We often lament worsening eyesight as just part of “getting old,” and while our eyes do change with age, vision loss is not something to be ignored. As life expectancy increases and the American population ages, experts are predicting vision loss and blindness to become increasingly prevalent and serious health issues. Many of the most prevalent eye diseases—and most common causes of vision loss and blindness—don’t have any symptoms until they’ve progressed. While treatment can slow disease advancement, it can be difficult to restore lost vision. This makes early detection of these three eye diseases essential.
The eye is an amazing and complicated organ that relies on proper function of all its parts. These eye diseases each affect a different part of the eye, but all can lead to vision loss or blindness.
- Cataracts – Lens
The lens directs the light entering the eye on the retina. The lens begins clear, but around age 40, the proteins in the lens start to break down and clump together forming a “cataract” or cloudy area in vision. As the lens continue to break down, more cataracts can form obscuring more vision.
Cataracts can be treated relatively easily through surgery that replaces the clouded lens with an artificial one. Surgical cataract treatment is safe, efficacious and cost-effective, ultimately providing value through the relieved burden vision loss would cause. Despite being a common surgery, many Americans still live with vision loss from cataracts due to not getting eye exams or not having health insurance. 1
More good news: A recent study linked moderate alcohol consumption with a lower risk of cataract surgery. The observed risk reduction was strongest with red wine (14%), leading researchers to suspect antioxidants may be a key factor. However, daily alcohol consumption of any type was linked to a six-percent increased risk of cataract surgery, so more study is needed.2
- Age-related Macular Degeneration (AMD) – Retina
The retina receives the light from the lens and converts it to information the brain can use. The macula is the middle area of the retina critical to processing central vision. Age-related macular degeneration (AMD) is the deterioration of
the macula as the eye ages. As the macula deteriorates, it becomes more difficult to see details and straight ahead which can cause severe impairment, though AMD doesn’t cause complete blindness.
The primary risk factor for AMD is simply age: People over age 60 are more likely to have AMD and it’s a leading cause of vision loss for people age 50 and older. Smoking, Caucasian ethnicity and family history also increase the risk for AMD.3 From 2000-2010, the number of Americans with AMD grew 18 percent, from 1.75 million to 2.07 million, and is expected to more than double to 5.44 million by 2050. 4
Doctors are still working to fully understand the causes of AMD. In addition to age, there may be a genetic cause, and new research suggests environmental causes as well. A 2021 long-term study from University College London identified a link between air pollution and AMD. Air pollution is increasingly understood as a significant public health risk, and researchers found that people in areas with higher levels of air pollution were more likely to report having AMD. While the role air pollution plays in causing or worsening AMD still isn’t known, they think increased stress or inflammation may be to blame.5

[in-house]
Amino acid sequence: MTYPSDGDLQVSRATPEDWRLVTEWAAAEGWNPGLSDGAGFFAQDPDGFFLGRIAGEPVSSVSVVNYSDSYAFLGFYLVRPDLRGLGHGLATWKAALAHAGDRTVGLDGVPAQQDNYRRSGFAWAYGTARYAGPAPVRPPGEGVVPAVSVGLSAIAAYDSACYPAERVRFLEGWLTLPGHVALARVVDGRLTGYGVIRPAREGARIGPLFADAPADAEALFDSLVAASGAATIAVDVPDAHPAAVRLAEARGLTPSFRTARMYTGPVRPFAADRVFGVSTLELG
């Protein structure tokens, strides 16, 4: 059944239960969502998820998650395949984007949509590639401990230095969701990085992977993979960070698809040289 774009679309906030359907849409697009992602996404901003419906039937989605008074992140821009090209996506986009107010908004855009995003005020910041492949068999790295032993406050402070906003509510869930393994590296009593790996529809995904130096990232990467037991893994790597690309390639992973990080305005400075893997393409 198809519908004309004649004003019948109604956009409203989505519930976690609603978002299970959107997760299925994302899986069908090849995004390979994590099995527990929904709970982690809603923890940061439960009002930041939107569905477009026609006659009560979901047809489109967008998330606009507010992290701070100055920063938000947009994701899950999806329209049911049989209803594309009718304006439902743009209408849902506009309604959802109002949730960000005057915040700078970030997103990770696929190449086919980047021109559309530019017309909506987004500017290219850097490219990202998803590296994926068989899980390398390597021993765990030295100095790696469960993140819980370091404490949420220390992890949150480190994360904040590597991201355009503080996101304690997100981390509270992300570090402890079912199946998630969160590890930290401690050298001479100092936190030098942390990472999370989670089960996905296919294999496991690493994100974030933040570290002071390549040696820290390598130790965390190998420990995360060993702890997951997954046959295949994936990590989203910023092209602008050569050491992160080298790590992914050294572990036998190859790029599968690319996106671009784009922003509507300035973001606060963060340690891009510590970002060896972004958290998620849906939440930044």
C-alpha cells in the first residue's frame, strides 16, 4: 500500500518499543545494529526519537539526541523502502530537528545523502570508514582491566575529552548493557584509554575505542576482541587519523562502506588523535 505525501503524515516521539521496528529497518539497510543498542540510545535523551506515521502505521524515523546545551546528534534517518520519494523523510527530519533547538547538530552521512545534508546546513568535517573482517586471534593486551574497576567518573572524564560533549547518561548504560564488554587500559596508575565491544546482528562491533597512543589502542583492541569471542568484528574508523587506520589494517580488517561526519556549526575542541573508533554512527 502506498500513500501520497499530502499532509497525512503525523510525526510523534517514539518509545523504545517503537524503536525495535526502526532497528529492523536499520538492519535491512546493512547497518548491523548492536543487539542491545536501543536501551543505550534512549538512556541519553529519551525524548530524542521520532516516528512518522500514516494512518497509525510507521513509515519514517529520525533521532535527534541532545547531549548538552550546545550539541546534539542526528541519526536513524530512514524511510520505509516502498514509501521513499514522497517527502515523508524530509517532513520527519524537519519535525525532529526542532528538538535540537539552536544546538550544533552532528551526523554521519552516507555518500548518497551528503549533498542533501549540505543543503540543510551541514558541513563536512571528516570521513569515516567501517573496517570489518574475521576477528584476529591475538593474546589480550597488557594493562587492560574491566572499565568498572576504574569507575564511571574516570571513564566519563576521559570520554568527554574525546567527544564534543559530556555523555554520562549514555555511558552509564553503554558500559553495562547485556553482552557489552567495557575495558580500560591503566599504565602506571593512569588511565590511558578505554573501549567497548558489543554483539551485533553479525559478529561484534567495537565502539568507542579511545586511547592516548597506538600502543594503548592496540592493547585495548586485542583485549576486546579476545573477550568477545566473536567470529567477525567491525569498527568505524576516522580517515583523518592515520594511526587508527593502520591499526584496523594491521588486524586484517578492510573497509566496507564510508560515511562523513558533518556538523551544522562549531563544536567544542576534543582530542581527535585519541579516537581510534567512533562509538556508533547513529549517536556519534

There is currently no cure for AMD and no way to restore lost vision. Treatment is focused on slowing disease progression and preventing further sight loss. The National Eye Institute’s research has developed a daily high-dose vitamin and mineral formula that can slow AMD progression which includes vitamin C, vitamin E and zinc, among others. Similarly, a healthy diet may reduce the risk of developing AMD. 6
- Glaucoma – Optic Nerve
The optic nerve carries the information formed by the retina to the brain for processing. Glaucoma causes the pressure inside the eye to increase, eventually pinching and damaging the optic nerve. This can interrupt the information coming from the lens and retina getting to the brain leading to vision loss and blindness.
At first, glaucoma doesn’t usually have any symptoms, and the gradual vision loss may be difficult to notice. The only way to diagnose glaucoma, especially early glaucoma when it is most treatable, is to get a comprehensive eye exam. Unlike AMD which reduces central vision, glaucoma vision loss starts around the outside with peripheral vision loss, and this can progress to full blindness if left untreated. Glaucoma is also a leading cause of blindness in the U.S., along with AMD and cataracts.
The precise cause of glaucoma remains unknown and there is no way to prevent it from developing. Risk factors include being age 60 or older, African American or Hispanic/Latino ethnicity and a family history of glaucoma. 7
There’s no cure for glaucoma and lost vision cannot be recovered, but like the other eye diseases discussed, early treatment can often stop or slow progression and vision loss.
Eye Exams: The Best Defense
Vision is precious, and except for cataracts, once it is lost to disease, it cannot be recovered. The best way to reduce the risk of vision loss and blindness with all three of these eye diseases is to get regular eye exams according to age and doctor recommendation.
1 National Eye Institute, “Cataracts”
2 American Academy of Ophthalmology, “Drinking Wine May Help Protect Against Cataracts”
3 National Eye Institute, “Age-related Macular Degeneration”
4 National Eye Institute, “Age-Related Macular Degeneration (AMD) Data and Statistics”
5 British Journal of Ophthalmology, “Association of ambient air pollution with age-related macular degeneration and retinal thickness in UK Biobank”
6 National Eye Institute, “Nutritional Supplements for Age-Related Macular Degeneration”
7 National Eye Institute, “Glaucoma”